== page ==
Friday, June 24, 2016
Chicago-Style Deep Dish Pizza
Lucy was an amazing traveler for the most part during our time in Chicago. She loved strolling about the city, waving to the chubby pigeons, jumping in alarm at the sounds of the honking horns of the disgruntled Chicago drivers, and staring heaven-wards at the towering skyscrapers. However, her favorite part of the whole trip was probably when we stopped to enjoy some authentic Chicago-style Deep Dish Pizza.
When in Chicago, probably the most cliche touristy thing to do is to visit one of the many iconic pizza parlors and sample some of the greasiest, most decadent, most infamous pizza on the planet. Surprisingly, I have never ever tried authentic deep dish during all my trips to Chicago over the years. Paul, on the other hand, had tried several versions and was really turned off by his most recent tasting a few summers previously when, after cutting himself a generous slice, he noticed the copious amounts of grease pooling on his plate from the pizza. Paul turned off by grease? You know it had to be bad!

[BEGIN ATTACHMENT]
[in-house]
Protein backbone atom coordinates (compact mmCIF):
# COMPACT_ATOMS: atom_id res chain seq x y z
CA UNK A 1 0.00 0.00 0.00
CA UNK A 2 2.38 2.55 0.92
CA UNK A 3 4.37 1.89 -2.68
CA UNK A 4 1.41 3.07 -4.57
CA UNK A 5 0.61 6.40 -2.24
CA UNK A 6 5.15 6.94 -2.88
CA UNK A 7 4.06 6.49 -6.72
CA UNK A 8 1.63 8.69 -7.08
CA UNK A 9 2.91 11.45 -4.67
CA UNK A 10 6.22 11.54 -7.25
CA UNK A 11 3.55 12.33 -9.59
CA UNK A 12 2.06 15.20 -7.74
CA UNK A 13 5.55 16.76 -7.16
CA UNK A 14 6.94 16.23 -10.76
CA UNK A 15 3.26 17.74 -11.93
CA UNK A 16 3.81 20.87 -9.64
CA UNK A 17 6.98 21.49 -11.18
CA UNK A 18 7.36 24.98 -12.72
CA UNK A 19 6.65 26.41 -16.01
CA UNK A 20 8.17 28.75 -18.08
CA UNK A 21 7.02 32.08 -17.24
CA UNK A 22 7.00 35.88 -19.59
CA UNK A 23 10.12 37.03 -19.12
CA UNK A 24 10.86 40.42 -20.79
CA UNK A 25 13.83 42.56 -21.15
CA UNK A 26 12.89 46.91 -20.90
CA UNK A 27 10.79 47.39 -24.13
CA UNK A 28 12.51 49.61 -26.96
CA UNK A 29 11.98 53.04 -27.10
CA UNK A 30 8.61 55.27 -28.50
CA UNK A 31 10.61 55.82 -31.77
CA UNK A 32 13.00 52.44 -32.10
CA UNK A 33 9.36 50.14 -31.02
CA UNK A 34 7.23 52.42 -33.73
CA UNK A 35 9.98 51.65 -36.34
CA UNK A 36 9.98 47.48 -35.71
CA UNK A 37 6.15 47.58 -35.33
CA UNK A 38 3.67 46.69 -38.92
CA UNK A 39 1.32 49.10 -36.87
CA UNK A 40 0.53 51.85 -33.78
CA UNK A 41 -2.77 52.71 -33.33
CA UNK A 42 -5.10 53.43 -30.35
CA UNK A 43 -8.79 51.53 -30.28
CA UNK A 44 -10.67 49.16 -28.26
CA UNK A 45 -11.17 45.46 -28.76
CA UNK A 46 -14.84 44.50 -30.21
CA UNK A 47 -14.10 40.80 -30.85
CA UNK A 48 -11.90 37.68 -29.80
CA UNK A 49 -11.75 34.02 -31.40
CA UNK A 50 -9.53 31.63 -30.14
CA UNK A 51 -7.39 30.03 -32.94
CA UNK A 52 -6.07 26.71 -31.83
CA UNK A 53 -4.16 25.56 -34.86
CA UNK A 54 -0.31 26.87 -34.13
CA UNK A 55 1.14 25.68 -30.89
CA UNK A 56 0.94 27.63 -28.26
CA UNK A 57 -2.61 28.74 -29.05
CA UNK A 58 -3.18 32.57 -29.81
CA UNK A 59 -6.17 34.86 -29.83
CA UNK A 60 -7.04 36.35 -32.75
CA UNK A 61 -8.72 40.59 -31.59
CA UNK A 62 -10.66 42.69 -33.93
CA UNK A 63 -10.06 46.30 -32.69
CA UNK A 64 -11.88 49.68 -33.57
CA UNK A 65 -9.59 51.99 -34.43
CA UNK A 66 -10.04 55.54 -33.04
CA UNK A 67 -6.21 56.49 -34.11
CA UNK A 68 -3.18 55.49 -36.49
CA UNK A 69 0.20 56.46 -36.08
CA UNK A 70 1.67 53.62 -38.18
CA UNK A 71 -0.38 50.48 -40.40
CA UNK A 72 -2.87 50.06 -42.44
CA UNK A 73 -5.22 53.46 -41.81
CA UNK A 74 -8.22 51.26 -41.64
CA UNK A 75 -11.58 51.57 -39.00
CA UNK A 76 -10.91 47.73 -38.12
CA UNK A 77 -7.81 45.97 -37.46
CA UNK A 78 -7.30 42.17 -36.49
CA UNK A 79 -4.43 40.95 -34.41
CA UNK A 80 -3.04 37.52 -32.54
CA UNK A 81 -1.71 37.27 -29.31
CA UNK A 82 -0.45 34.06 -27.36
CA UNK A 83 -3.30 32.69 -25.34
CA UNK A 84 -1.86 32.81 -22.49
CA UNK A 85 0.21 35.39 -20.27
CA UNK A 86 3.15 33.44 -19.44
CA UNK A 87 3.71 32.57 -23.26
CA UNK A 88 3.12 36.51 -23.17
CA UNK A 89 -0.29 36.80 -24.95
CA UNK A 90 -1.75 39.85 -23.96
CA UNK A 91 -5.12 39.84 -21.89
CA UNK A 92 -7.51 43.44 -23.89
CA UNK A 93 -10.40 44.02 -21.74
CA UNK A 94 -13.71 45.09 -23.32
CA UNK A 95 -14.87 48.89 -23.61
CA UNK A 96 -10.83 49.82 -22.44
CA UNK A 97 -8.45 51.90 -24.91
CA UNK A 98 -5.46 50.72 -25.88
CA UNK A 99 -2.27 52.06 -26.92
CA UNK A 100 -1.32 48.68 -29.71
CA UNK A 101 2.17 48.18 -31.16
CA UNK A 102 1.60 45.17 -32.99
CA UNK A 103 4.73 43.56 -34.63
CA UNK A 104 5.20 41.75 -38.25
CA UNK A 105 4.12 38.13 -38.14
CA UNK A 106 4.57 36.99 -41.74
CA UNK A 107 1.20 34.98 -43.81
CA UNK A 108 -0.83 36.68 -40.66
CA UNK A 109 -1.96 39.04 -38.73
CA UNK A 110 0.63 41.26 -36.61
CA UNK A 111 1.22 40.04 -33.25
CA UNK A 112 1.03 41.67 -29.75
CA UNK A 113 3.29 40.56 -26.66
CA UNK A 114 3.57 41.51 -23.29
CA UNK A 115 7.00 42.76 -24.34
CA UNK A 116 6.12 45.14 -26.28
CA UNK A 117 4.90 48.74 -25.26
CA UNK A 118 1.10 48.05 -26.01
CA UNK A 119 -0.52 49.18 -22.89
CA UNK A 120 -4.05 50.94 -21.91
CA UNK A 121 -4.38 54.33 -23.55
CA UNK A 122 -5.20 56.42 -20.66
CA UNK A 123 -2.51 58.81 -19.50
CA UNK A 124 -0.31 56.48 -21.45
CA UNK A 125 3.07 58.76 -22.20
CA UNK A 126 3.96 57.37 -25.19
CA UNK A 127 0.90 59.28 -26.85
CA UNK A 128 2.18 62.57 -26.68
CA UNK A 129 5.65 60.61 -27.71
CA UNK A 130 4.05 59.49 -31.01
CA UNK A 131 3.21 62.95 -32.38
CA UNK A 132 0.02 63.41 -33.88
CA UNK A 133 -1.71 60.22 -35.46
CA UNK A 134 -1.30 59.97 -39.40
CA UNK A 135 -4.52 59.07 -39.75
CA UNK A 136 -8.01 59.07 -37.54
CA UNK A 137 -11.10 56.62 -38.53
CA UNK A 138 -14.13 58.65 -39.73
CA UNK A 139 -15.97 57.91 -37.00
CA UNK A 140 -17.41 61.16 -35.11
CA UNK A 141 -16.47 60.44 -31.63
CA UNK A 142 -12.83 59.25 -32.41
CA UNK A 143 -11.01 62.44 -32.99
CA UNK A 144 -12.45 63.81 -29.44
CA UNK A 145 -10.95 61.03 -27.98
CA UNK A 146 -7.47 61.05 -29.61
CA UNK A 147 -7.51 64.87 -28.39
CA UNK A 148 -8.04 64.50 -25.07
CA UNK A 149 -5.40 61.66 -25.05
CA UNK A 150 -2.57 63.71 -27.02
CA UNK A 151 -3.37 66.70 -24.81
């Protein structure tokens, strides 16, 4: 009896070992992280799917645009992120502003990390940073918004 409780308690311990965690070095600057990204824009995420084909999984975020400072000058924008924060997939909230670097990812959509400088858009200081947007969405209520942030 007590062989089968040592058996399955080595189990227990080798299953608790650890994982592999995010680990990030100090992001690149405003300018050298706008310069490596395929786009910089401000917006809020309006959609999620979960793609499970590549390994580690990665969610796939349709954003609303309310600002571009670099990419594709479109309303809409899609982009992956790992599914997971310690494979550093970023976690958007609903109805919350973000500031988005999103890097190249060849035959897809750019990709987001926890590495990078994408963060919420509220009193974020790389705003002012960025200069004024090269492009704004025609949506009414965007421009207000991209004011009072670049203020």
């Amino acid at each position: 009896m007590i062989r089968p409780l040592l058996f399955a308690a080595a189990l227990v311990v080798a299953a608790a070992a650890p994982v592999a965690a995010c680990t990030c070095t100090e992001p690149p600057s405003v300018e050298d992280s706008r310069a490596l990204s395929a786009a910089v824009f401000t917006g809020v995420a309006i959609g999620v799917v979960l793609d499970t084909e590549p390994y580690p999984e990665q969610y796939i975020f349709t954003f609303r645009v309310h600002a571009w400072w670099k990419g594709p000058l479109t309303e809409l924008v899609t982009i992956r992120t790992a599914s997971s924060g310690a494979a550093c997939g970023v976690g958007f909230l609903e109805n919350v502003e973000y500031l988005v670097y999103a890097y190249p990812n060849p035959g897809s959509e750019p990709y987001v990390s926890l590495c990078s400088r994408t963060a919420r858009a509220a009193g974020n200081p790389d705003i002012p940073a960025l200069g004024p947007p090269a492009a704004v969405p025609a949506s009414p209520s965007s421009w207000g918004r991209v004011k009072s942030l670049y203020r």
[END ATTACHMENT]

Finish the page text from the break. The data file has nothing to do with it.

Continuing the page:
After discussing his dislike for deep dish with a co-worker from Chicago, we were directed to try the pizza at Lou Malnati's. Supposedly, their pizza is more fresh and less detrimental to the arteries. I'm sure it still does not qualify as a health food.
So, while in Chicago, we headed to the nearest Lou Malnati's for lunch one day and found the restaurant to not be too busy. We ordered their famous original deep dish pizza which was described as having a butter crust and a sausage and tomato topping. Lucy was extremely fussy as we sat and waited for the pizza and we scrambled to find amusing objects for her to play with and inspect. However, each object entertained her for an average of 30 seconds before she angrily chucked each one at the ground. One by one she pelted a fork, a salt shaker, a bottle of children's Tylenol, a nasal aspirator, a bib, a toy bracelet, a rattle, a pair of sunglasses, and my wallet. I'm happy to report that my reflexes are still sharp since I successfully prevented her from beaming the nearby diners with these objects. Lucy has a surprisingly strong throwing arm.
But when the pizza arrived, Lucy's grumpy and angry expression was suddenly transformed into one of pure excitement and delight. We immediately began feeding her bite after bite of the gooey, sloppy, magnificent cheese-filled monstrosity and she could not gobble it down fast enough. That child was in heaven. She ate a whole piece all by herself - minus the thick outer crust.